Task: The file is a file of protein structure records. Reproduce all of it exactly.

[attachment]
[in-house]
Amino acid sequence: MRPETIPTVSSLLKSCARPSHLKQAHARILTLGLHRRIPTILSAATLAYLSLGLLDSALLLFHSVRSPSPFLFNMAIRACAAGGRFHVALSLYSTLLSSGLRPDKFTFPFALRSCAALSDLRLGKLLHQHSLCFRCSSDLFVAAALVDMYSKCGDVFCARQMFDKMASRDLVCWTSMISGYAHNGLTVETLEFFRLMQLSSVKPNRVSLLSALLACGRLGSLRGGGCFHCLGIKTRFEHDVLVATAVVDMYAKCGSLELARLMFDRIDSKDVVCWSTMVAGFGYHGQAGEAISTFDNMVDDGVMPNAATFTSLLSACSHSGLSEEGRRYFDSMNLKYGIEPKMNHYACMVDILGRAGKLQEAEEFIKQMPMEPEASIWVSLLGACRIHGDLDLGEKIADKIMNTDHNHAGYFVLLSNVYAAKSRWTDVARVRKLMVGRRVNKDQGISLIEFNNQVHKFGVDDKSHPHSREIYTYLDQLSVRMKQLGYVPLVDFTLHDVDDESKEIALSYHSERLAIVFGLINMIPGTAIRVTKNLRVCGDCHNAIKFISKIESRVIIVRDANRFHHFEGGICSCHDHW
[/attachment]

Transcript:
[in-house]
Amino acid sequence: MRPETIPTVSSLLKSCARPSHLKQAHARILTLGLHRRIPTILSAATLAYLSLGLLDSALLLFHSVRSPSPFLFNMAIRACAAGGRFHVALSLYSTLLSSGLRPDKFTFPFALRSCAALSDLRLGKLLHQHSLCFRCSSDLFVAAALVDMYSKCGDVFCARQMFDKMASRDLVCWTSMISGYAHNGLTVETLEFFRLMQLSSVKPNRVSLLSALLACGRLGSLRGGGCFHCLGIKTRFEHDVLVATAVVDMYAKCGSLELARLMFDRIDSKDVVCWSTMVAGFGYHGQAGEAISTFDNMVDDGVMPNAATFTSLLSACSHSGLSEEGRRYFDSMNLKYGIEPKMNHYACMVDILGRAGKLQEAEEFIKQMPMEPEASIWVSLLGACRIHGDLDLGEKIADKIMNTDHNHAGYFVLLSNVYAAKSRWTDVARVRKLMVGRRVNKDQGISLIEFNNQVHKFGVDDKSHPHSREIYTYLDQLSVRMKQLGYVPLVDFTLHDVDDESKEIALSYHSERLAIVFGLINMIPGTAIRVTKNLRVCGDCHNAIKFISKIESRVIIVRDANRFHHFEGGICSCHDHW